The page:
Mr. Brehm, let me understand the culture of older workers. You struck me because I don't think anyone can deny those are American workers. And what is the culture in the industry that seems to preclude those existing minds, if you will, from an industry like this high tech industry that is really moving throughout this country?
Mr. BREHM. I think one of the things, computer engineering tends to be a boom-and-a-bust cycle in your weekly job. And that is, you will work like crazy sometimes after hours into the night, and then the next day maybe you are surfing the Internet at times because you don't have anything to do. The older you get, you tend to have children that need to be transported around, and you can't always stay the late hours as the unmarried guys can do. That is one factor that acts against it.
The second is simply, as I mentioned before, I am not sure if you were here, that the manager is often younger than the older workers. And some of the older workers, how should we say it, they don't go to lunch with the managers like some of the younger guys do. There is a real social barrier there. It is hard, it is hard for a young manager 25 years old to supervise a guy who is 45. That is something our culture is not very good at.
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Ms. JACKSON LEE. So if, for example, the 45-year-old guy or lady came forward to be hired, would there be an optionI shouldn't say would there be an optiondo you suggest that there is an inclination for these companies to say I am going the H1B route as opposed to trying to both recruit, train or make part of the condition someone who may happen to be technologically able to be hired, and yet may not have the okay elements?
Mr. BREHM. I think you are right. One of the things that we see which bothers me is that we are told there is this great shortage of the older workers, but a lot of them are asked to go into marketing support and positions like this simply because they are very good at dealing with customers. But if the need is actually at the programming level, why are we having the luxury of being able to put them out of programming into other areas? We know that from a statistical standpoint, there is, you could say, the de facto age discrimination as far as a programming positions. The debate is, you know, du jour, how much of it is deliberate. And that is where the debate has been.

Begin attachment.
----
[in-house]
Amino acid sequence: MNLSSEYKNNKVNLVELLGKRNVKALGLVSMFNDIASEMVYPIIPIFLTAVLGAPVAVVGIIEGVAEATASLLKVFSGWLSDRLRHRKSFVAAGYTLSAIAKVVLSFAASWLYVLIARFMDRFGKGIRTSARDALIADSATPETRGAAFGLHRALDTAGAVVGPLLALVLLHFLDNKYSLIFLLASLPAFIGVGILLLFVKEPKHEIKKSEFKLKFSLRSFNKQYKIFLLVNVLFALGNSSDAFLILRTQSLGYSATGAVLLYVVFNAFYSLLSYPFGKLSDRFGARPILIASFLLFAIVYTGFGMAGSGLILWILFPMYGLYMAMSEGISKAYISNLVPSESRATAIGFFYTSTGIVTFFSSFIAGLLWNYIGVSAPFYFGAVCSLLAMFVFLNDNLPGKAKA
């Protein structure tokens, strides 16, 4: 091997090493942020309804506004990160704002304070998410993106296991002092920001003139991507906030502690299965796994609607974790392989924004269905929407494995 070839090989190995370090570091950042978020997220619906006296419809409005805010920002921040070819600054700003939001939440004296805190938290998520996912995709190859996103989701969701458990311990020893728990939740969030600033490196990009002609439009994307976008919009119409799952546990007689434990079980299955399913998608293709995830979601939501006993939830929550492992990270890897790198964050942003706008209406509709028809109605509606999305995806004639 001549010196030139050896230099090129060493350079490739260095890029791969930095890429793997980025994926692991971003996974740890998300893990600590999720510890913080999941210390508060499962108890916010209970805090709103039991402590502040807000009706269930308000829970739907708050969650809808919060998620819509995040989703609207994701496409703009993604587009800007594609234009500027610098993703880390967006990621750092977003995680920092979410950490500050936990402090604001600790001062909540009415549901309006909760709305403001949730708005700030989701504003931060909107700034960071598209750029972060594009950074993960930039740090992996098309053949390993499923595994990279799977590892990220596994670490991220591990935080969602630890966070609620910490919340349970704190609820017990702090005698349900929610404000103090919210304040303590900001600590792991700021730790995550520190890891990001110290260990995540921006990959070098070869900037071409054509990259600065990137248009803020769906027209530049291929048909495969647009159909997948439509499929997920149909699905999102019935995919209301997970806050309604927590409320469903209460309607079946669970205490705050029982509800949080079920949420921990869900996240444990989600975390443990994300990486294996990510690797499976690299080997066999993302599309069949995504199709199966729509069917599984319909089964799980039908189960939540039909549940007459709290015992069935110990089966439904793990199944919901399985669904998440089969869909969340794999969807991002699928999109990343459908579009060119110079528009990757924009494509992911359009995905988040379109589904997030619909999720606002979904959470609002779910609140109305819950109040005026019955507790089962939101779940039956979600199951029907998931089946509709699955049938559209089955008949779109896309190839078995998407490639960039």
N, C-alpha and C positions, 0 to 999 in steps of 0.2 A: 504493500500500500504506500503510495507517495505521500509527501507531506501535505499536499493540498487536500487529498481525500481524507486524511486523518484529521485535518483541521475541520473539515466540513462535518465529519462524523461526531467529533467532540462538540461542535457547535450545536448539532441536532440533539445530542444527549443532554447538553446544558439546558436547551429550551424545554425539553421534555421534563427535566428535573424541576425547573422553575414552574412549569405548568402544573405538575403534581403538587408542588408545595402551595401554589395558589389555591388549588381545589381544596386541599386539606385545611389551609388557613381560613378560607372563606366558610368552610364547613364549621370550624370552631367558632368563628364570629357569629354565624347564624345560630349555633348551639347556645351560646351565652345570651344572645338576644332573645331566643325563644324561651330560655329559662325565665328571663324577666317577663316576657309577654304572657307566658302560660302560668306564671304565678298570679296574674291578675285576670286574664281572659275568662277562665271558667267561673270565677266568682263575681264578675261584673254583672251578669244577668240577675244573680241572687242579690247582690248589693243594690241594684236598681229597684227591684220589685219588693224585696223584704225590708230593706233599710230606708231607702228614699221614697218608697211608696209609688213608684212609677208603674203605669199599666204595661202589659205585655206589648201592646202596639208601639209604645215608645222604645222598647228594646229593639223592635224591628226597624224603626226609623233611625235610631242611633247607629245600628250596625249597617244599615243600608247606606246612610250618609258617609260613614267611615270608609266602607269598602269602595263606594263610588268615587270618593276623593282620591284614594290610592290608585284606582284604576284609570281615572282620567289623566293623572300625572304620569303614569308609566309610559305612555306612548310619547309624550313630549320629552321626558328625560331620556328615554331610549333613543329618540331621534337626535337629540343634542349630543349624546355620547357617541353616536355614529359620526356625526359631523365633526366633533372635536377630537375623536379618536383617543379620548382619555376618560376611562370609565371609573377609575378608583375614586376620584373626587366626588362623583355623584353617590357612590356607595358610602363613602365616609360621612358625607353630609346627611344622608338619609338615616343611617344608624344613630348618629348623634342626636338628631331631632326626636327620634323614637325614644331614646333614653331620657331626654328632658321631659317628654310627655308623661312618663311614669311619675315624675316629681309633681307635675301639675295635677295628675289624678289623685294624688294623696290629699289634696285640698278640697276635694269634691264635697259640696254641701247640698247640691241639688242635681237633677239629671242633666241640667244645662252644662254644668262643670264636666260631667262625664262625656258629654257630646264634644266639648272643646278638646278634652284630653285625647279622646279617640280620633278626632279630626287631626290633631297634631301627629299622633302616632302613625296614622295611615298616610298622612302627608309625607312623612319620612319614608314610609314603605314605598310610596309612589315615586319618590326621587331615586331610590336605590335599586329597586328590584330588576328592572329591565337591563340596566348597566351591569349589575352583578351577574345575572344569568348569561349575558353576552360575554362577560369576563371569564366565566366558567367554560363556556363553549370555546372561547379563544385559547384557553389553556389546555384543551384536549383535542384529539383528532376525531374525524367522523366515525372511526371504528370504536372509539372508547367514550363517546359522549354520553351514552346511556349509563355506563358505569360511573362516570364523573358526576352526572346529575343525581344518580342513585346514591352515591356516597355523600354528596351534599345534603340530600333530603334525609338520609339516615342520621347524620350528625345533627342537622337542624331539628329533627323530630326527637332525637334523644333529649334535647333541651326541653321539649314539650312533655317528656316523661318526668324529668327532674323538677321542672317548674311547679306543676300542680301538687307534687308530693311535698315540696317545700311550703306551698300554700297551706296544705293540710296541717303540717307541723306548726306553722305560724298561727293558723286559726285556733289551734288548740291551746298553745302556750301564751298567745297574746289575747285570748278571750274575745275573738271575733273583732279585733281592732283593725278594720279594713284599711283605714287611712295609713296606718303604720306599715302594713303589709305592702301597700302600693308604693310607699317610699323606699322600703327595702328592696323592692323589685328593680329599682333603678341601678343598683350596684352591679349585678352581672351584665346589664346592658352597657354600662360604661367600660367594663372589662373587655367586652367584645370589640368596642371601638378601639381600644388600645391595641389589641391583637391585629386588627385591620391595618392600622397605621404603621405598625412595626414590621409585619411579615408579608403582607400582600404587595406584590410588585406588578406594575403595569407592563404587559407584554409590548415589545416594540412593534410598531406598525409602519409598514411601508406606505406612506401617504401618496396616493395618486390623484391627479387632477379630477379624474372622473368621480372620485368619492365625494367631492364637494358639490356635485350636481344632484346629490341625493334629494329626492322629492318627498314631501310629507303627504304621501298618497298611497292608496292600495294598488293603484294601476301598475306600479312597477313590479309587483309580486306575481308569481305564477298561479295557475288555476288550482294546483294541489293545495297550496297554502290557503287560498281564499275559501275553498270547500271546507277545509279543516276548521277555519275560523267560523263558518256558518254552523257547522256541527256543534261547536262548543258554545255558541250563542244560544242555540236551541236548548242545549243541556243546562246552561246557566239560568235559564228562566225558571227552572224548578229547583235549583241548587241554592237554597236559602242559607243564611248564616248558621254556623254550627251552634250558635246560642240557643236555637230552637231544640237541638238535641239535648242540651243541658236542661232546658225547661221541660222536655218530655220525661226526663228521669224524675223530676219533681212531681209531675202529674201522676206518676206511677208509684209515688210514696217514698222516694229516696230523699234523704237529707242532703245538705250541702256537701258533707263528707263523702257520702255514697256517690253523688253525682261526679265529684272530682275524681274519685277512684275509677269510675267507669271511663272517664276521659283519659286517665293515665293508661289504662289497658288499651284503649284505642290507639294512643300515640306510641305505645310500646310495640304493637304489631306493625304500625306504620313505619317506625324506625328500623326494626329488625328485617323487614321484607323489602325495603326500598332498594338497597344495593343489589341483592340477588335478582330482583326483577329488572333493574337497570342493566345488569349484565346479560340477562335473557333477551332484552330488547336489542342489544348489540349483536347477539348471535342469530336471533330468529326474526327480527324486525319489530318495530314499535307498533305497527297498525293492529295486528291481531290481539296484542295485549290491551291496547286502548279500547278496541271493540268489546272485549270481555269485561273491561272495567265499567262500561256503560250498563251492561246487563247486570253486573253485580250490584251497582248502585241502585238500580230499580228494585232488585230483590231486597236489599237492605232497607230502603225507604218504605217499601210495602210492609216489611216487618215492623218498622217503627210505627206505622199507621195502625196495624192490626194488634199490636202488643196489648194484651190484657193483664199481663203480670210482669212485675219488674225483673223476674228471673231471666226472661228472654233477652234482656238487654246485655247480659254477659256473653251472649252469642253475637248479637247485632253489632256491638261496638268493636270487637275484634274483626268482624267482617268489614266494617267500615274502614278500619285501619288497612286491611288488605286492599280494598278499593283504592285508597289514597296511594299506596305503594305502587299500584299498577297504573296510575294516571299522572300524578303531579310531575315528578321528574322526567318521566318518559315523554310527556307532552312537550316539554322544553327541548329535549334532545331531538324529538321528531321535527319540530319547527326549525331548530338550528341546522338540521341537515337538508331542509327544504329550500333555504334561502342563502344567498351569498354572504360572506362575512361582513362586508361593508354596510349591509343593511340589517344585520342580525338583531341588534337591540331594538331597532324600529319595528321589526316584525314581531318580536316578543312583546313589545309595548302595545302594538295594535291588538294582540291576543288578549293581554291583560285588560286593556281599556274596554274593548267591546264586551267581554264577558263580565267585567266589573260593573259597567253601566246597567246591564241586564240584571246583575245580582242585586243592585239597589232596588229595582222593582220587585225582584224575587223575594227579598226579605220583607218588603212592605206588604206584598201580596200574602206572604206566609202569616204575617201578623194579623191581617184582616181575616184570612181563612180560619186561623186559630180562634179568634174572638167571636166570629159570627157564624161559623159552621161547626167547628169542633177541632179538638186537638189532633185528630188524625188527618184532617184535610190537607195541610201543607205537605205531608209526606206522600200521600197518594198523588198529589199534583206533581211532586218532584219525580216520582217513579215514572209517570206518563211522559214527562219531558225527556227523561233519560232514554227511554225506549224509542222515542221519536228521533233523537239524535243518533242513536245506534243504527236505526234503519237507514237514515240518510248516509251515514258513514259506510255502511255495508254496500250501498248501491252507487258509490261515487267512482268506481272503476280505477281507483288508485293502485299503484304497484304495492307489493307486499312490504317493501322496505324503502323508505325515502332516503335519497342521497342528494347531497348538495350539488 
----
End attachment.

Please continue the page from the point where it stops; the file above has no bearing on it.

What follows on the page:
Ms. JACKSON LEE. So you believe we have a great deal of underemployment in the United States?
Mr. BREHM. I believe for programmers over 40, yes. There are a number of programmers that I have dealt with that are no longer programmers. They have gone into other areas, designing, marketing plans, that type of thing, working with salesmen out in the field. They are not programming anymore. They are technical account managers. That is what is happening. After 40, we see a lot of movement into other areas, but not programming.
Page 89 PREV PAGE TOP OF DOC Ms. JACKSON LEE. Let me conclude. The fear that I have is that this enormous industry that is growing, that is an economic engine, we have had some ups and downs on the NASDAQ, will find itself without this pool of employees that are here in the United States, so that we begin to build another definition for digital divide in the haves and have-nots with employment. And Chairman Smith and I have disagreed on issues of perceptions and treatment of immigrants in many instances, I do realize that we are a Nation of immigrants, but we have found common ground, and again, I want to use the term to my horror that we cannot manage to put our arms around existing American employees who are available and willing, and that we are losing that talent because what that removes from us is the ability to train and to raise up the next generation who will be prepared for whatever the new technology of that generation will be. And I thought we had gotten over the hurdle of older workers, and it seems like we have got a new crop. And you mentioned that age 40 and 45, I think when we talk about older workers years ago, it was 65's and 70's that we were trying to worry about making sure that they had their talents utilized.